When Mandie Miller left her job as an on-air traffic reporter in Charlotte, N.C., to have her first child, she started baking cakes for friends, just for fun. The response was so positive that in April 2009 she started a business, Got What It Cakes.
Ms. Miller put up a Web site, but about five months later her sister created a Got What It Cakes Facebook page. That’s when the business started to grow. Cake orders went from two or three a weekend to six to 10; now Ms. Miller is turning away another 10 each weekend. Annual revenue at the end of her second year in business was a little more than $40,000.
Got What It Cakes is part of a new wave of online commerce: F-commerce. Social media specialists say the term was coined in 2009 to describe the growing number of businesses that sell through a Facebook page. Payvment, a start-up that provides support for Facebook shopping transactions, says it has 170,000 clients and is signing on about 1,500 stores a week, most with fewer than five employees.
The rise of F-commerce has been largely haphazard, something Facebook did not instigate or promote. A spokesman declined to discuss the phenomenon, except to acknowledge, “Retailers are experimenting in a number of ways.”
Small businesses seem to be having more success on Facebook than large companies, said Sucharita Mulpuru, a retail analyst at Forrester. Those doing well, she said, generally have less than $100,000 in revenue and fewer than 10 employees. Gap, Nordstrom, J. C. Penney and GameStop, on the other hand, have all shut down Facebook stores in the last 12 months, mostly, Ms. Mulpuru said, because consumers are accustomed to the richer experience on retailing Web sites.
But Facebook can present challenges to businesses of all sizes. Some consumers do not feel safe buying directly from a Facebook storefront, said Krista Garcia, a social commerce analyst with a market research firm, eMarketer. And business owners should be aware that they do not own their Facebook pages — Facebook does, and it can change the appearance and rules whenever it wants.
GETTING STARTED It’s easy for a small business to open a Facebook storefront by creating a page in the business’s name, loading photos of the product and adding shopping functions. Because Facebook storefronts can look generic, small businesses have to find ways to differentiate themselves, said Jay Bean, chief executive of an online marketing firm, OrangeSoda.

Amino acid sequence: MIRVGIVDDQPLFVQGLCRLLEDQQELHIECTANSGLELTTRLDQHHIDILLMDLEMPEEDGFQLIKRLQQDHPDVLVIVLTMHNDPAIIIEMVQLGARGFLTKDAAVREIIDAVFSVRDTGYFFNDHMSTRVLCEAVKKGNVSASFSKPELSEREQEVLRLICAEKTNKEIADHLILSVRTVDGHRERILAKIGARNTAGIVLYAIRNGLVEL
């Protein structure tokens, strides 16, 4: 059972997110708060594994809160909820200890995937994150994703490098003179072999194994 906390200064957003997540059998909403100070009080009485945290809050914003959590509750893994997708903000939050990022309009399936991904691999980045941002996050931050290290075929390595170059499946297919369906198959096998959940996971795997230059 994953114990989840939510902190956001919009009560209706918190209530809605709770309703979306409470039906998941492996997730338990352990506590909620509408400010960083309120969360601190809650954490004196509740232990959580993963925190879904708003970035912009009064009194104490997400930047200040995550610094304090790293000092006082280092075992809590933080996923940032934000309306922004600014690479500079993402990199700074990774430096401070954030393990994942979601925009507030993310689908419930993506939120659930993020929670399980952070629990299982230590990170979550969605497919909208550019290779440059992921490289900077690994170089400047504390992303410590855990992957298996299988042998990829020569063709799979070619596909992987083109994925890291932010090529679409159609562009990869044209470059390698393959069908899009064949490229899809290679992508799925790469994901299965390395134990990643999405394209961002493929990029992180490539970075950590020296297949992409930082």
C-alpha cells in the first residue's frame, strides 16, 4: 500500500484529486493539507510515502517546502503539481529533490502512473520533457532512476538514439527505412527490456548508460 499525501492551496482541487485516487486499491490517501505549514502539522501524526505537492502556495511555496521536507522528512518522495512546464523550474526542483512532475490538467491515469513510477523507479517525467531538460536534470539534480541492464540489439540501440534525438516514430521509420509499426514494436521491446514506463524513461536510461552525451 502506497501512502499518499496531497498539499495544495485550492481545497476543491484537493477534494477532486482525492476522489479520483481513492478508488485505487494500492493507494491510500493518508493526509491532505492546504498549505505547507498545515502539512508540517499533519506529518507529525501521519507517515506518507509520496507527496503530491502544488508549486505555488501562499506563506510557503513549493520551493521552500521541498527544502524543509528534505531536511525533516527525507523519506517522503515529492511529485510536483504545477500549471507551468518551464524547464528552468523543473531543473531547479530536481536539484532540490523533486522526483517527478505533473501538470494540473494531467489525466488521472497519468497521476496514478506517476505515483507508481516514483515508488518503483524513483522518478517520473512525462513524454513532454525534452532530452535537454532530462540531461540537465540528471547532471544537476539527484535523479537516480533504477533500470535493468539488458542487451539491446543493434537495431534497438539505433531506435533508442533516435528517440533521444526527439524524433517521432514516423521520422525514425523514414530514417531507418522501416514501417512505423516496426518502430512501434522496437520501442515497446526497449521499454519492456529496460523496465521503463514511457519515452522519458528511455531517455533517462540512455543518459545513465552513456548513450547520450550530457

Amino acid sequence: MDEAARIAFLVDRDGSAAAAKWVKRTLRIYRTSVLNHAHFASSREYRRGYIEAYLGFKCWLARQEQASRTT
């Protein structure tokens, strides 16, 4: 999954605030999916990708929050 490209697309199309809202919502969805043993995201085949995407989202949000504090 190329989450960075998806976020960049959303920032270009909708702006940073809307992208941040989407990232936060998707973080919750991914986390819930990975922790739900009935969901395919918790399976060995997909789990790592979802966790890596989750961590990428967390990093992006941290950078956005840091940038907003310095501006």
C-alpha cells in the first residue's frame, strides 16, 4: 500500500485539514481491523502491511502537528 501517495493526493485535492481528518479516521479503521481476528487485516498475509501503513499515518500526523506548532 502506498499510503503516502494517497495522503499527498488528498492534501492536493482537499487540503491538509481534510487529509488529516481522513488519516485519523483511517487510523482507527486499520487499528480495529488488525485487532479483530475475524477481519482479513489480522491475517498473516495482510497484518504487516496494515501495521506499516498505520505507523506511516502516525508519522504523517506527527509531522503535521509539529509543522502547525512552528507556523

Customizing a page is done by installing applications that enable customers to do things like shop, enter contests or see a menu. Apps are available from Facebook and outside vendors, or they can be custom-developed.
Payvment’s tools let businesses create a storefront with a shopping cart and promotions like discounts and coupons.
USE YOUR PERSONALITY Unlike larger businesses, small businesses can build on their personal relationships to end users, said Wendy Tan-White, chief executive of Moonfruit, which builds and supports e-commerce Web sites. She advises using a cover image for a business’s page that relates not only to the product or service but to customers, too.
On the Got What It Cakes storefront, for example, the cover photo shows the owner, Ms. Miller, in her home, with baby photos on the wall behind her and several cakes scattered about the sitting room; the smaller-profile photo is the company logo.
Many of Ms. Miller’s customers are busy mothers like her, and she communicates frequently with them on Facebook. “I am a local, one-person business but I have 5,000 fans,” she said.
Ms. Miller gives the kinds of tips her customers might get from a friend, like what to do with leftover chocolate cake batter: “Put some butter on your griddle and make pancakes with it.”